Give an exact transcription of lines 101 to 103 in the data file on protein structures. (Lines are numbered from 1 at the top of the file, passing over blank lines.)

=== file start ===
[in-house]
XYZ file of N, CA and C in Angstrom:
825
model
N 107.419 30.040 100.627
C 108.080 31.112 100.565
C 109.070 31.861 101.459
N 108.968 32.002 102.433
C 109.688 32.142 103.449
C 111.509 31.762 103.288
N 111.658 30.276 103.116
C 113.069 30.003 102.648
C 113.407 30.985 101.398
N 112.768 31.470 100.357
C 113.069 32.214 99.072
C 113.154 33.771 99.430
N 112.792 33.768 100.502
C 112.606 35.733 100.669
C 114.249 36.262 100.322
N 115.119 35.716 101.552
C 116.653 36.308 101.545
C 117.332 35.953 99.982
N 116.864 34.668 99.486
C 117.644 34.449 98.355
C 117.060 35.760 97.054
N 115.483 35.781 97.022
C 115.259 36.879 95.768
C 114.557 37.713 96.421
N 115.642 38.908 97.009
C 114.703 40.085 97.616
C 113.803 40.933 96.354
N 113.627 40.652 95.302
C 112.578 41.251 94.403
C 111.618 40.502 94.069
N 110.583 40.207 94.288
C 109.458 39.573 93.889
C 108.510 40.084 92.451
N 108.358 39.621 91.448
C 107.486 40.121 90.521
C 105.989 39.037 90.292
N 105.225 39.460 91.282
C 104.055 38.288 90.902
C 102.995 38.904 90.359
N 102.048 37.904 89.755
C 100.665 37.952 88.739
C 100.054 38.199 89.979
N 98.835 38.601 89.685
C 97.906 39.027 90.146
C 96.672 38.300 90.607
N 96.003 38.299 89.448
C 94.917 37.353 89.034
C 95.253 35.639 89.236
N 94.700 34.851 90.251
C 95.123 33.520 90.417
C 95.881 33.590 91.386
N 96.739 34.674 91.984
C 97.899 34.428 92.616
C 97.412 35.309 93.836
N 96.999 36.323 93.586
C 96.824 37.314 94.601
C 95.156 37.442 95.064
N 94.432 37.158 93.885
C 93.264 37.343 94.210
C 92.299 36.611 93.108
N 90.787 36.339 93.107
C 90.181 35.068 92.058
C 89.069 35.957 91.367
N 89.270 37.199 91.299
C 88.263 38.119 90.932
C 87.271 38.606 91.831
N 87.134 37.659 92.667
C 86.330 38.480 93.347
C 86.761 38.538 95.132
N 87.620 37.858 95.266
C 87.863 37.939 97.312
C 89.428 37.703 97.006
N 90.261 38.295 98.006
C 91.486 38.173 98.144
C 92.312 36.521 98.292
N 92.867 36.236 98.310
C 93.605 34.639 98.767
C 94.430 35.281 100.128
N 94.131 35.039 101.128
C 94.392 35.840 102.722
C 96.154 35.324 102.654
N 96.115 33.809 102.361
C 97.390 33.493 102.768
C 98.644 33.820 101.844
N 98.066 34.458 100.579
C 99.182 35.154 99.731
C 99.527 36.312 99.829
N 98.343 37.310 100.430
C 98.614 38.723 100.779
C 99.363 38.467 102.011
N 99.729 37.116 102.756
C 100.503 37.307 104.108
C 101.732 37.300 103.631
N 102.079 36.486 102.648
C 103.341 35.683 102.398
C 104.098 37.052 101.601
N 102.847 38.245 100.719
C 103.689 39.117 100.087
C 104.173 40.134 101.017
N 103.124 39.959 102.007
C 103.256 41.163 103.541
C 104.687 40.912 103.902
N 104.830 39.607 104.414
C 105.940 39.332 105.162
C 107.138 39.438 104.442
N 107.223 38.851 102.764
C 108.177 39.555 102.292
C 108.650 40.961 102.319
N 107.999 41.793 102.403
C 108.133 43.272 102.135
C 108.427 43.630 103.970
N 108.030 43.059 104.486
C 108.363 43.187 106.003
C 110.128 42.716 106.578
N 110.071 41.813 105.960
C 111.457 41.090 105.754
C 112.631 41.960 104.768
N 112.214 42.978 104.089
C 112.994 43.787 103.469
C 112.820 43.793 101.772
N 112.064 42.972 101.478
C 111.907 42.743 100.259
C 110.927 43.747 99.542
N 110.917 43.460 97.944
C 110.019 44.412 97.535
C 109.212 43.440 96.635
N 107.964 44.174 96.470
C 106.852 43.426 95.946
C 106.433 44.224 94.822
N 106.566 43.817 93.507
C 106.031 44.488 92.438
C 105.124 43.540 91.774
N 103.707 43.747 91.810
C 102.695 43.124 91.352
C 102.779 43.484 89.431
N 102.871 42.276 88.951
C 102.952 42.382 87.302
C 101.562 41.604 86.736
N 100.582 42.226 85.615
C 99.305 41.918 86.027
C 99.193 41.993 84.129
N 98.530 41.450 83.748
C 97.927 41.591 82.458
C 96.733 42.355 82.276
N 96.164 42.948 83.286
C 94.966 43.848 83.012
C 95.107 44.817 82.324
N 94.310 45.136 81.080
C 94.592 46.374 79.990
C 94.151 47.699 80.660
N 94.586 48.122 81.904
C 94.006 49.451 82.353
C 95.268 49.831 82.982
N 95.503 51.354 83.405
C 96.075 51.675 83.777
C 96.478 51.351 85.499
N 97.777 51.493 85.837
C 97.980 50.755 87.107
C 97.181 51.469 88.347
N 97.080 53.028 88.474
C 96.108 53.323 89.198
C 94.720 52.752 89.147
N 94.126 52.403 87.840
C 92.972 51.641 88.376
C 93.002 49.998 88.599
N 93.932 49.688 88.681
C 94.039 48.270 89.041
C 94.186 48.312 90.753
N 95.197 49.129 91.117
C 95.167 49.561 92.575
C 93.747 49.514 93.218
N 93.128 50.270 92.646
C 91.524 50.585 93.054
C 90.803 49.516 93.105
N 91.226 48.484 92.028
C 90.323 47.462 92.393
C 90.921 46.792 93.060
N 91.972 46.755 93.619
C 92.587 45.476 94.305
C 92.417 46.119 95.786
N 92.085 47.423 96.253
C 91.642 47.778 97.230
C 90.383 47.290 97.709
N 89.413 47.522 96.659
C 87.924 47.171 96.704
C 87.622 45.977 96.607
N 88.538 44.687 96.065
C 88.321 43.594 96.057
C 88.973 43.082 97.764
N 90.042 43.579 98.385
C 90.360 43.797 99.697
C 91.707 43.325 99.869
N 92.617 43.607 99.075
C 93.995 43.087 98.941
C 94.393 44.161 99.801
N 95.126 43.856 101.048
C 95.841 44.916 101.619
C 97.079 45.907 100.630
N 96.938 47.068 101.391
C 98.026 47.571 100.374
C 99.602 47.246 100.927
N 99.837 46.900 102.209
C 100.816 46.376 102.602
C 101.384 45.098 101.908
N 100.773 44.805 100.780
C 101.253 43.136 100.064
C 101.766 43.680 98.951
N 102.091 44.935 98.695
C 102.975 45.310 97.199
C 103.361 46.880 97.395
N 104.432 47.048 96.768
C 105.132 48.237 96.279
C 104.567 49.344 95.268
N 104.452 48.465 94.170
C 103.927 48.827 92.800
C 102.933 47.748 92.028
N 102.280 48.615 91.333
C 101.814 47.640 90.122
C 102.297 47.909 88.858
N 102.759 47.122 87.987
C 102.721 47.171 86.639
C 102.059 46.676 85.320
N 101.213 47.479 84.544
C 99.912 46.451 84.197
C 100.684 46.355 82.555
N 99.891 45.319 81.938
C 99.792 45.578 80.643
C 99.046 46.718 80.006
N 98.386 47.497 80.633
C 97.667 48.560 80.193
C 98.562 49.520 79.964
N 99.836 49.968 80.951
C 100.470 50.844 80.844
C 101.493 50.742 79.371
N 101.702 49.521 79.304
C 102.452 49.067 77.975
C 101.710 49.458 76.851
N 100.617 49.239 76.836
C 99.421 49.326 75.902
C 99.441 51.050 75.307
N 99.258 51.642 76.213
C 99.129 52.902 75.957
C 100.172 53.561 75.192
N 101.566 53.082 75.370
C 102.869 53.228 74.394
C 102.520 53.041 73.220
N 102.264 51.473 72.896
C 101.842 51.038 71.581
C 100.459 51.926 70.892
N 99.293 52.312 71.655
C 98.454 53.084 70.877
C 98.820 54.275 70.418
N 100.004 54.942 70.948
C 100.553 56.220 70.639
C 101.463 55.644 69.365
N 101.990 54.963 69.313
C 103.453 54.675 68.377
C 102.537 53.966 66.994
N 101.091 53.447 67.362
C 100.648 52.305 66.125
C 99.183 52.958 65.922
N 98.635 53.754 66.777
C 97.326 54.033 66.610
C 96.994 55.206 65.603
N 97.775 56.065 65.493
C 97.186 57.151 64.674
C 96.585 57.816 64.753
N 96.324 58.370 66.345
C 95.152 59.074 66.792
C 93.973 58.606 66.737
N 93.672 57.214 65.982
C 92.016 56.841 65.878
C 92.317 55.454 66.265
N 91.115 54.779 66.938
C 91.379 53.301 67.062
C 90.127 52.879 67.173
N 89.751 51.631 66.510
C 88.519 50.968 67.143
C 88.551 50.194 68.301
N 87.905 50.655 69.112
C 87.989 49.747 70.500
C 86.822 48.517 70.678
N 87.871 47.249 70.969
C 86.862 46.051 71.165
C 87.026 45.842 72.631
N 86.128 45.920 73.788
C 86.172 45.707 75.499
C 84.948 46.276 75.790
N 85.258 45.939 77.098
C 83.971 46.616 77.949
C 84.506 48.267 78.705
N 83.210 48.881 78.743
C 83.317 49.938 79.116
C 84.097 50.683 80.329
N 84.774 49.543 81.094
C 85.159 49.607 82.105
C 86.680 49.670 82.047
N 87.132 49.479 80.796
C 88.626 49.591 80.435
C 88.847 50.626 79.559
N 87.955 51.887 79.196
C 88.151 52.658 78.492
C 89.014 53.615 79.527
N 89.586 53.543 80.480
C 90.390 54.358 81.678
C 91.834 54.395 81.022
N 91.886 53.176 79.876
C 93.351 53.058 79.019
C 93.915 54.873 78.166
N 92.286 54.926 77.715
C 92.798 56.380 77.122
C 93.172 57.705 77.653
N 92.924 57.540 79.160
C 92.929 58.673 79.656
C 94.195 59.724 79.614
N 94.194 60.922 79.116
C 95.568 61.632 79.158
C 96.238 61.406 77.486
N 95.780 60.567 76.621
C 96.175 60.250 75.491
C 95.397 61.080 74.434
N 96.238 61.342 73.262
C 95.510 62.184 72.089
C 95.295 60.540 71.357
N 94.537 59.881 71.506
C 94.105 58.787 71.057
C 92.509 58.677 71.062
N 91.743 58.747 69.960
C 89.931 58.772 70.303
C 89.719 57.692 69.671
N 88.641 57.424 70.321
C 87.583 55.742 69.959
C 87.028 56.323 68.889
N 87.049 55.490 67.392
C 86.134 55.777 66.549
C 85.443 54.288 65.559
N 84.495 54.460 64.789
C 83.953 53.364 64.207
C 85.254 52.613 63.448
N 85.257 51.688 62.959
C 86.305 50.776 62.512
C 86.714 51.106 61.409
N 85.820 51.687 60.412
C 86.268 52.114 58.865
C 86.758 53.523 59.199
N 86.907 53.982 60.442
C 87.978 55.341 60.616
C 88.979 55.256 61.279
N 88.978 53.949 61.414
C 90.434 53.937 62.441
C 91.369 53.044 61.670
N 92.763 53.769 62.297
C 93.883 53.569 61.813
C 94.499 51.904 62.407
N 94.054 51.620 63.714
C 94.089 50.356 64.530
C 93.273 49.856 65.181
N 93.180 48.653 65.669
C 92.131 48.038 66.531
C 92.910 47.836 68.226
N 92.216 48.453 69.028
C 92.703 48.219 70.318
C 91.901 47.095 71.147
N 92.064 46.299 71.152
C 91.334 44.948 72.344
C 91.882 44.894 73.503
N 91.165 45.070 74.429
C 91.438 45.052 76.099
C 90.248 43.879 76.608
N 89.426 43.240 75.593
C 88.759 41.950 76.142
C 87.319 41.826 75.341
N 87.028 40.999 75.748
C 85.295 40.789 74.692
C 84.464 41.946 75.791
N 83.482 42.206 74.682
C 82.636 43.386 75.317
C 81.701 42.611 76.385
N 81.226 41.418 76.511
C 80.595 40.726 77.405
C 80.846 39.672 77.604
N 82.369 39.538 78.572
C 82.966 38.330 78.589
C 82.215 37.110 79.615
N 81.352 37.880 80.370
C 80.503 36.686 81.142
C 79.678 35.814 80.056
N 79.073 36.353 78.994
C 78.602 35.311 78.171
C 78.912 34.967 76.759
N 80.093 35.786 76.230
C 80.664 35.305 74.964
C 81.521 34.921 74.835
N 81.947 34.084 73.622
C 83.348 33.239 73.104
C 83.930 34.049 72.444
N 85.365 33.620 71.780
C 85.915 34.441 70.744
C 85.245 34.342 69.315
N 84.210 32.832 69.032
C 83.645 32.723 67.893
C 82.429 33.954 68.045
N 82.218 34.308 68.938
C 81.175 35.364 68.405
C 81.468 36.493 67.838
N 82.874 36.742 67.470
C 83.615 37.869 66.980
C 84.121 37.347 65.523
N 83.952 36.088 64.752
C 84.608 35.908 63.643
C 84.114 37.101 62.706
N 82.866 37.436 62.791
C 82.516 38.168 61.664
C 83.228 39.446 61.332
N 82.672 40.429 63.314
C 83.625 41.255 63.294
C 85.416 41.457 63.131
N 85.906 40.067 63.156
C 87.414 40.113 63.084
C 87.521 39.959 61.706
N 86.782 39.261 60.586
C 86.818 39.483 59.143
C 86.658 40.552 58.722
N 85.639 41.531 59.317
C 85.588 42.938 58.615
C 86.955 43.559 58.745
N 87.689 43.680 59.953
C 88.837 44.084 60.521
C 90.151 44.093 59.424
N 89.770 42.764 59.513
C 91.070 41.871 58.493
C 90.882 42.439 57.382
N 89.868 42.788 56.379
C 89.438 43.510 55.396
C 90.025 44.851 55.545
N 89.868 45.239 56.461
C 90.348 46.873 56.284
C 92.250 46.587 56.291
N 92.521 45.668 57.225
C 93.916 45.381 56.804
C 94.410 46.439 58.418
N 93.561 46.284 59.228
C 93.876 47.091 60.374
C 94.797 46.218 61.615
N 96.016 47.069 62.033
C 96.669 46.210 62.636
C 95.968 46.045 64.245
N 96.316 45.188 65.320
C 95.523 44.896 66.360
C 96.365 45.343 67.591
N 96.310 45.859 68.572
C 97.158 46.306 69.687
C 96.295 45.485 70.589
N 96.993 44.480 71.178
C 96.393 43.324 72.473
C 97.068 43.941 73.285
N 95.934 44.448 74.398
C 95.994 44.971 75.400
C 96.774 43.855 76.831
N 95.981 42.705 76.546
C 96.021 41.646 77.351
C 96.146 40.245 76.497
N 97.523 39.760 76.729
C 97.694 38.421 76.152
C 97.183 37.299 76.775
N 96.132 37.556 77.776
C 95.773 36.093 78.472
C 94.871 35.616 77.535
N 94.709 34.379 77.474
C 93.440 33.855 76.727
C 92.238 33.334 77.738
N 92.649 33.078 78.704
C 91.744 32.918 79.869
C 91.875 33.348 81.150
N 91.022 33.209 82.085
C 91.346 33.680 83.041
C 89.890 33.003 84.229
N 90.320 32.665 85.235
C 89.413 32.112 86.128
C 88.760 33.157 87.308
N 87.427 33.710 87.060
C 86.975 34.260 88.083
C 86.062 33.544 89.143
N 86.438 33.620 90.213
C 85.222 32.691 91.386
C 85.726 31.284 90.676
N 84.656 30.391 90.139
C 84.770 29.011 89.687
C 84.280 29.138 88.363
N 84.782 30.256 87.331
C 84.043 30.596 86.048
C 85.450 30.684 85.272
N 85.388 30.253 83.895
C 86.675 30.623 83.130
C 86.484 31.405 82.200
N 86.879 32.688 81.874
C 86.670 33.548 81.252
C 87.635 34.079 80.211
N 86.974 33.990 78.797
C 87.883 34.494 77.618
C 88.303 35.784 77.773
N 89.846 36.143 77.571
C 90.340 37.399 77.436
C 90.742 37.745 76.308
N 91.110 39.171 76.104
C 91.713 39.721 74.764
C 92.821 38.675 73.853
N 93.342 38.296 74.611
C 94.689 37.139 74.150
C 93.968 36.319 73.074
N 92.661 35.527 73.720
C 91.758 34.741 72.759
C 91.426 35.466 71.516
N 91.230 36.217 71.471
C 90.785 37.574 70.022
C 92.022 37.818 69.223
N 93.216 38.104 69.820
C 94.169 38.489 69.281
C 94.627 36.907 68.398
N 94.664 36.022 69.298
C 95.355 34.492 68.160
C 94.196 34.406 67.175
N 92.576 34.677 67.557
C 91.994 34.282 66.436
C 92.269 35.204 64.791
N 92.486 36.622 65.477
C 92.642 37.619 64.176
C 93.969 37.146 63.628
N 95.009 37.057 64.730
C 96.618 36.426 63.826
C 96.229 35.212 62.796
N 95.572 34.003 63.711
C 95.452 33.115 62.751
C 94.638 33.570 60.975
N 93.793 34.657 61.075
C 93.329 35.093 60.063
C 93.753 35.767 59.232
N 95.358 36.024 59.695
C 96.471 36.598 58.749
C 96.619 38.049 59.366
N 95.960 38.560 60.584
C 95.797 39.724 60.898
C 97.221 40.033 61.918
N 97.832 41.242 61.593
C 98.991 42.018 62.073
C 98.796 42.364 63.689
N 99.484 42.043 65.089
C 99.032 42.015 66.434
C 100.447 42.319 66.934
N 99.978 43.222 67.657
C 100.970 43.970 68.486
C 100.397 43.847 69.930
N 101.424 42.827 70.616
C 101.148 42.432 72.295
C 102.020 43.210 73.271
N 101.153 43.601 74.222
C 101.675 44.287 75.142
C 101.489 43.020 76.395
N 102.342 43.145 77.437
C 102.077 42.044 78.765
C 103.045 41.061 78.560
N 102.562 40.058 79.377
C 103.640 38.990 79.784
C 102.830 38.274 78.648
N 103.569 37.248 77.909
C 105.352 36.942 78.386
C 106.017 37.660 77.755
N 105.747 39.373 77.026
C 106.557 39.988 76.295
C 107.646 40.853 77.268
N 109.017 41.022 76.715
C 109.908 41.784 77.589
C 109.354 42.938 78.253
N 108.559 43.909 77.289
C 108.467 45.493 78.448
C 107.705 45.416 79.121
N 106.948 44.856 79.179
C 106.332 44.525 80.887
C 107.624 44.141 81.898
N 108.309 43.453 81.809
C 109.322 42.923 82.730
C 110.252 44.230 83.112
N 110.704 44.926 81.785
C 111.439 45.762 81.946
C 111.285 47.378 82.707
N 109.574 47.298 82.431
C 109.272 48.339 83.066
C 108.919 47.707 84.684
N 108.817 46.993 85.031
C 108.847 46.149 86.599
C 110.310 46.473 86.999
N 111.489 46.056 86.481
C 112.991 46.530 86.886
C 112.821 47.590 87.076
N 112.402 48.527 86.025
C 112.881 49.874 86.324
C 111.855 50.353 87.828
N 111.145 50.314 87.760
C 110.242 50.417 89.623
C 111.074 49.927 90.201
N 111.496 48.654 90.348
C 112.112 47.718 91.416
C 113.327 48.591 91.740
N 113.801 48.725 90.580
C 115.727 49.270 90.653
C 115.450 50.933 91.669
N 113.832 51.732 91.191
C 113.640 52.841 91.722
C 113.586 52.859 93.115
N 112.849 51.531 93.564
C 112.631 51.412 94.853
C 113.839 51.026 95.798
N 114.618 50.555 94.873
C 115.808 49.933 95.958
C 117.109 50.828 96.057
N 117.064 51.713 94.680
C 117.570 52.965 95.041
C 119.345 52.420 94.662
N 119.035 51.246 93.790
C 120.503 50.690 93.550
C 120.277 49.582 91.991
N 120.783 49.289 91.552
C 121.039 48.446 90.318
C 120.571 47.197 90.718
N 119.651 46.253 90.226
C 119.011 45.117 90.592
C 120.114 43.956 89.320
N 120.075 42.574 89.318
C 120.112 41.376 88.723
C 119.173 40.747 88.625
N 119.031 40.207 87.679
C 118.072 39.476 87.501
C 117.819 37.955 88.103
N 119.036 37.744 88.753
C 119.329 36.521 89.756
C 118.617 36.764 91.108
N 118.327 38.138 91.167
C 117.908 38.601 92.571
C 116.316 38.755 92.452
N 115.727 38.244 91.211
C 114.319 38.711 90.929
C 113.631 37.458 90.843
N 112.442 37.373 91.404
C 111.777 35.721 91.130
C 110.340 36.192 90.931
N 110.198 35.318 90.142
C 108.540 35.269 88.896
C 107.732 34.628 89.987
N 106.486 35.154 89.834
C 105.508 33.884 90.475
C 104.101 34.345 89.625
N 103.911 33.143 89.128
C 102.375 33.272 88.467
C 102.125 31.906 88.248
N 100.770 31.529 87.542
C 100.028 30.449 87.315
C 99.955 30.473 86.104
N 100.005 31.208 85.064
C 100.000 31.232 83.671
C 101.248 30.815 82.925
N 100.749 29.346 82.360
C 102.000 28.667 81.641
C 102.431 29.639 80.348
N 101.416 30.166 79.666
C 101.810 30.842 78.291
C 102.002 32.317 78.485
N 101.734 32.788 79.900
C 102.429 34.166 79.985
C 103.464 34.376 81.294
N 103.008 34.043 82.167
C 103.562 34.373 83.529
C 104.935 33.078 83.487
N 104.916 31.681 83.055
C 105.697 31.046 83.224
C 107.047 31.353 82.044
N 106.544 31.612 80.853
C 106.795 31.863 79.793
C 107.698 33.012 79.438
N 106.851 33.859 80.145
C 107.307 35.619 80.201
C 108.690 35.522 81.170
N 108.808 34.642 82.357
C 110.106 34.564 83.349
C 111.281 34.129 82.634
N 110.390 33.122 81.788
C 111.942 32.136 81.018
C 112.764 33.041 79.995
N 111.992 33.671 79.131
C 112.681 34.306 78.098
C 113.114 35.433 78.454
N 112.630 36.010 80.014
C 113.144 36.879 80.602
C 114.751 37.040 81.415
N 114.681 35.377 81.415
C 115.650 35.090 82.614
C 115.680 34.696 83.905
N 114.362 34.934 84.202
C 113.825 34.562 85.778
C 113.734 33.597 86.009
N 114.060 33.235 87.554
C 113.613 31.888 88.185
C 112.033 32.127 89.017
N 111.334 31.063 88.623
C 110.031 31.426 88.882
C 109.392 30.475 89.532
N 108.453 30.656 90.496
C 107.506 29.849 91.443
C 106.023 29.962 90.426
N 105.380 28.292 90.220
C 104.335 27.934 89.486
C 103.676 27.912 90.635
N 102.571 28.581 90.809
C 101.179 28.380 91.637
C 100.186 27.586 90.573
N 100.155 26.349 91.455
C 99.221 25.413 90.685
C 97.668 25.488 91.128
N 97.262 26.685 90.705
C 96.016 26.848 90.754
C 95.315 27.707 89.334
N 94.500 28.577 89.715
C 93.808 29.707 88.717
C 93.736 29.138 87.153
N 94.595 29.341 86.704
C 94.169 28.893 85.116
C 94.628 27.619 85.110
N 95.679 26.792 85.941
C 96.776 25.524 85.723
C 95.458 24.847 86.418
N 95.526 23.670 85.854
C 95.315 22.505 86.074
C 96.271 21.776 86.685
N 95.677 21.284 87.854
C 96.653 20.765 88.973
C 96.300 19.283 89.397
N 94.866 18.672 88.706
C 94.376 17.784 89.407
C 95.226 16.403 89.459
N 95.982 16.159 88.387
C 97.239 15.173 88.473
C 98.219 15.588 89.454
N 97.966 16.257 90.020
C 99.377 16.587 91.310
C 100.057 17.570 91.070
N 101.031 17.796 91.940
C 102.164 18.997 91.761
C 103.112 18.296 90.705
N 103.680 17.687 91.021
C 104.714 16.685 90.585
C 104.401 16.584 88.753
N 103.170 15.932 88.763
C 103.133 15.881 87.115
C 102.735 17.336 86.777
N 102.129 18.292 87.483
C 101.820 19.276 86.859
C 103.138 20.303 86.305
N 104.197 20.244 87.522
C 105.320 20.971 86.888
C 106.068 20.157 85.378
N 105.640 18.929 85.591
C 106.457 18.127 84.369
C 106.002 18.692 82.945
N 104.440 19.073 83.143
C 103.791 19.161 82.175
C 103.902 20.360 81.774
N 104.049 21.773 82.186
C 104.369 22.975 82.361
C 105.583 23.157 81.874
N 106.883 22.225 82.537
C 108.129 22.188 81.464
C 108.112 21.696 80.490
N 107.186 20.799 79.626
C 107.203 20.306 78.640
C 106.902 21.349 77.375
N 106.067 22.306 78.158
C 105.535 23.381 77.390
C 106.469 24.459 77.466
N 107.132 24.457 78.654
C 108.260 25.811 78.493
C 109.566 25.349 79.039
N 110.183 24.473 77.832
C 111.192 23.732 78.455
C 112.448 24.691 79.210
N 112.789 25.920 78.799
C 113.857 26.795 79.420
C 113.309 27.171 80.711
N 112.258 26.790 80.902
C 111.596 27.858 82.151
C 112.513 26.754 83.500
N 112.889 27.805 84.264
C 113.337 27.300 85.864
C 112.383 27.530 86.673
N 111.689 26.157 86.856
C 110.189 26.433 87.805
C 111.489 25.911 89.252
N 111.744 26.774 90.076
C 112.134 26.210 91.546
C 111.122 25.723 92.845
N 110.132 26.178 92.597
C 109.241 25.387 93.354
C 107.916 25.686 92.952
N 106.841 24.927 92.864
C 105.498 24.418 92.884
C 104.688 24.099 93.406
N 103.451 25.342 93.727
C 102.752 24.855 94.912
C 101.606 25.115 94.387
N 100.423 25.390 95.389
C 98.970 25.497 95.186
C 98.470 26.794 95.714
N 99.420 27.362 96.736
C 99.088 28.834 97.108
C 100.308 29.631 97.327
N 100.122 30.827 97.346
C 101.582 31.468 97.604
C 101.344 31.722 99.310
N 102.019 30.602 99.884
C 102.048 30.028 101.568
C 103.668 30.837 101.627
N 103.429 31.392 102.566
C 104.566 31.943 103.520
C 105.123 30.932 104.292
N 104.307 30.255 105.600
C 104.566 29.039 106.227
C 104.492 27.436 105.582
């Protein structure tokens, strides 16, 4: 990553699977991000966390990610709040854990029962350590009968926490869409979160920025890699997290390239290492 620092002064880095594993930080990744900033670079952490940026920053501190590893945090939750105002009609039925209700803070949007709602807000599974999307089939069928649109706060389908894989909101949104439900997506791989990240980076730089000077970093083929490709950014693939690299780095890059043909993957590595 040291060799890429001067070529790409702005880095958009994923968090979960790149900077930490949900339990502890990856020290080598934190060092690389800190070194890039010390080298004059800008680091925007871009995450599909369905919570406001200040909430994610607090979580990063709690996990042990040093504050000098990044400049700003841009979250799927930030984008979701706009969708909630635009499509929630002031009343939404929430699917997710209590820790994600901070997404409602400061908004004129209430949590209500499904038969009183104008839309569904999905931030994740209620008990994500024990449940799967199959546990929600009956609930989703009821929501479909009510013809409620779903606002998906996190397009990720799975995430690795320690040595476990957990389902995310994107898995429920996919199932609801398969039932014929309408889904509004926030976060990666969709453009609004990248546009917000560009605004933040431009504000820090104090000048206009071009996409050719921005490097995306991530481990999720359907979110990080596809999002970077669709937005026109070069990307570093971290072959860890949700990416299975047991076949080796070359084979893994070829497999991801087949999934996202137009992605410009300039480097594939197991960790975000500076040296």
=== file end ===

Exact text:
N 102.847 38.245 100.719
C 103.689 39.117 100.087
C 104.173 40.134 101.017